Driver-Commuter Interaction Model
Commuters use the app to choose the ride, purchase tickets, set pickup and drop-off, register for the ride, and receive boarding pin codes that they enter on the driver’s tablet.
Each driver has a tablet with an app to track their route, see registered commuters for the ride, and allow travelers to сheck in using their individual pin codes.
Step 1: Business model analysis and user flow mapping
Deep business model analysis
The initial stage of UX design workflow entailed deep analysis of client’s expected business model and traveler app flows. As Niftie was planning to expand user coverage beyond events and also market their app as a white label product, our design team focused on the research phase to align user experience.
Mapping user flows in the commuter app
Usual rider experience consists of three main elements: choosing a destination and time, booking a ride, and drop off with the optional opportunity of rating the driver. Bus transportation, unlike taxi, has some restrictions, namely the need to account for timeframes and set routes.
Another point of the research considered different user flows depending on whether a commuter has used the app before or they launched it for the first time. The AltexSoft UX team designed two main user flows.
Main and new user flows
New user flow. A rider goes through brief onboarding and receives three free rides that can be redeemed after login to complete a booking. This allows travelers to get better acquainted with the service.
Main user flow. A rider can skip multiple steps and directly book a ride choosing from previous ones. Once free rides are used, a commuter can purchase ticket packages.
Step 2: Commuter application UI design
Redefined core application functions to expand market coverage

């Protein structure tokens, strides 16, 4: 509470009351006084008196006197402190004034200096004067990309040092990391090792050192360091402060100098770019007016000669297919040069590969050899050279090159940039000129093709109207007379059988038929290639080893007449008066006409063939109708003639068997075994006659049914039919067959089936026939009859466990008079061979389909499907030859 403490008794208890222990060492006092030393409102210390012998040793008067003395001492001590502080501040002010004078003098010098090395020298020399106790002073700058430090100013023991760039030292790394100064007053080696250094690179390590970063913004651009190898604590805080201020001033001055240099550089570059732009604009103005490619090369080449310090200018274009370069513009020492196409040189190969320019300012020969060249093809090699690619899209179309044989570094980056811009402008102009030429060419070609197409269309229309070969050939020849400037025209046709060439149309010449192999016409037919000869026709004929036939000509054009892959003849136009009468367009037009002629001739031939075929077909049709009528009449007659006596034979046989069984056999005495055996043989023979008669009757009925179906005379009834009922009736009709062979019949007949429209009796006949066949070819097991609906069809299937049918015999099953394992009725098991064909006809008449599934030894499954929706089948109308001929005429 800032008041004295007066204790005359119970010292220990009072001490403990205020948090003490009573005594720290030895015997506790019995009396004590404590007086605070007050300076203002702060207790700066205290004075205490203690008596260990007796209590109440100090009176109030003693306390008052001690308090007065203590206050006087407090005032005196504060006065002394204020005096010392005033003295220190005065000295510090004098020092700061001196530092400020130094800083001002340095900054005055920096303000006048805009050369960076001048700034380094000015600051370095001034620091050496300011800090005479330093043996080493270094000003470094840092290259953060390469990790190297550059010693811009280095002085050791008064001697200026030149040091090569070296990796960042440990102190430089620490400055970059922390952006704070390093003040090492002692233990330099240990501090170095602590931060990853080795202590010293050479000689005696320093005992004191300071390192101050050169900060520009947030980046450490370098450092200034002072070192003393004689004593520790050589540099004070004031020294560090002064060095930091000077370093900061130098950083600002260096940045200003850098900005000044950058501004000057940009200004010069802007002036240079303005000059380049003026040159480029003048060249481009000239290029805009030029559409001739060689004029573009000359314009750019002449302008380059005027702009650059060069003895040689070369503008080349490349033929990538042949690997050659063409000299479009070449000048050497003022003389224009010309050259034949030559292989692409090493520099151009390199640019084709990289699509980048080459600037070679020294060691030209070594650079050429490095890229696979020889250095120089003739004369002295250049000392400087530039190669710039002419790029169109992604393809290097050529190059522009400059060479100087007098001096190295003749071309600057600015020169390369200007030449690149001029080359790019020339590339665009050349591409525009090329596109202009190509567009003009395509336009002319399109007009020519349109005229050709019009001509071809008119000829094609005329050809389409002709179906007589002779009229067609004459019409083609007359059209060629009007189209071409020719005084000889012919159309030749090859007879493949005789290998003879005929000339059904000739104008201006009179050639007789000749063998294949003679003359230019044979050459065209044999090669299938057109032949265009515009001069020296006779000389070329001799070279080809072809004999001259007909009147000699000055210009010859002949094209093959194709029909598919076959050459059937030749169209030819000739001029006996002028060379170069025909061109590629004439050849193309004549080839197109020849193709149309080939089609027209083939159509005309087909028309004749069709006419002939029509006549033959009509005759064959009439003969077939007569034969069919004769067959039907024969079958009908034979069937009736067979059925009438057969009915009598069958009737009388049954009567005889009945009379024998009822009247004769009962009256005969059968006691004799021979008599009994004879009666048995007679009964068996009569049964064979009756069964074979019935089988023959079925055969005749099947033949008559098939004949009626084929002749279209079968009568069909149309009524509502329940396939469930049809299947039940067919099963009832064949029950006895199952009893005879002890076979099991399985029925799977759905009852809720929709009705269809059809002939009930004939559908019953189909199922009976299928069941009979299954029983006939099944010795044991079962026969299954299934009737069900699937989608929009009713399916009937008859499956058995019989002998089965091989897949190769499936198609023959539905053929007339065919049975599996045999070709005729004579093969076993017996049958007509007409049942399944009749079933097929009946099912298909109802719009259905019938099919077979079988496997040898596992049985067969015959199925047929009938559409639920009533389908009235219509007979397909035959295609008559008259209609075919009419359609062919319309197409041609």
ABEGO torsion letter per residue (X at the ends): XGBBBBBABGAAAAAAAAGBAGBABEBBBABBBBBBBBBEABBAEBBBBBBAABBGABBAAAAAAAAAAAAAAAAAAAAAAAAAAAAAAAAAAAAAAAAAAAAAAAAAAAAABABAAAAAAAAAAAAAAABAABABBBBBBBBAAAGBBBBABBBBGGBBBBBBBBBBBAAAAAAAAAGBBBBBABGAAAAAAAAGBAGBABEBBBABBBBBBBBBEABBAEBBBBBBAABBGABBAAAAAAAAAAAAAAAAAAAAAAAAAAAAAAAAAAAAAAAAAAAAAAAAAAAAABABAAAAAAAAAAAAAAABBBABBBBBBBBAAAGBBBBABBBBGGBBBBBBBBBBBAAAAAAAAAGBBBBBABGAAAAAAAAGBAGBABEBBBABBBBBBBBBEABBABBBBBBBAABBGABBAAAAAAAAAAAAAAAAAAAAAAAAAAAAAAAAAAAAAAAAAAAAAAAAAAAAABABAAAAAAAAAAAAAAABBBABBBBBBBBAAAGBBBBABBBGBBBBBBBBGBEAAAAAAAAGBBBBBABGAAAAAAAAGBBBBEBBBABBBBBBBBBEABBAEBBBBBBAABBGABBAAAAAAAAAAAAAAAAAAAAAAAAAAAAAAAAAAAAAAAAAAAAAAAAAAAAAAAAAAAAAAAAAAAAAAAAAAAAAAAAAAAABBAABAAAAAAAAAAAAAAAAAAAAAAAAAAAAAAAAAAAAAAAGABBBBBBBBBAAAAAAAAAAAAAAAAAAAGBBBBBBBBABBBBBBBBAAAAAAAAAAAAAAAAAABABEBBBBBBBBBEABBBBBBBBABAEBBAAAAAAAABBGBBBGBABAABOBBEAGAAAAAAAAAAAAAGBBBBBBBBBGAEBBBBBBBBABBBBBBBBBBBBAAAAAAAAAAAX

Because the old application is focused on events travel, route options are limited. As Niftie aims to expand, our team had to rethink the ways passengers will be interacting with the app and introduce new features that include a wide variety of available routes for new commuters and a convenient workflow for existing ones.
Informative onboarding. To start using the app, commuters don’t have to register right after the splash screen. They can explore all available routes and are only required to sign up prior to booking.
Instant booking from favorite routes. Existing users can set favorite routes and book the ride bypassing all setup (routes and scheduling) stages instantly.
Setting intermediary pickup and drop-off points. The old Niftie app allowed travelers to ride only from the very start to the very end of the route. The new design offers multiple intermediary points to choose from.
Introduced flexible commute and payment options for white label product distribution
The project goal was to lay groundwork for further growth and white label distribution. We introduced two new features that bring flexibility to the app and make it more attractive for local organizations that may consider using it as a white label product.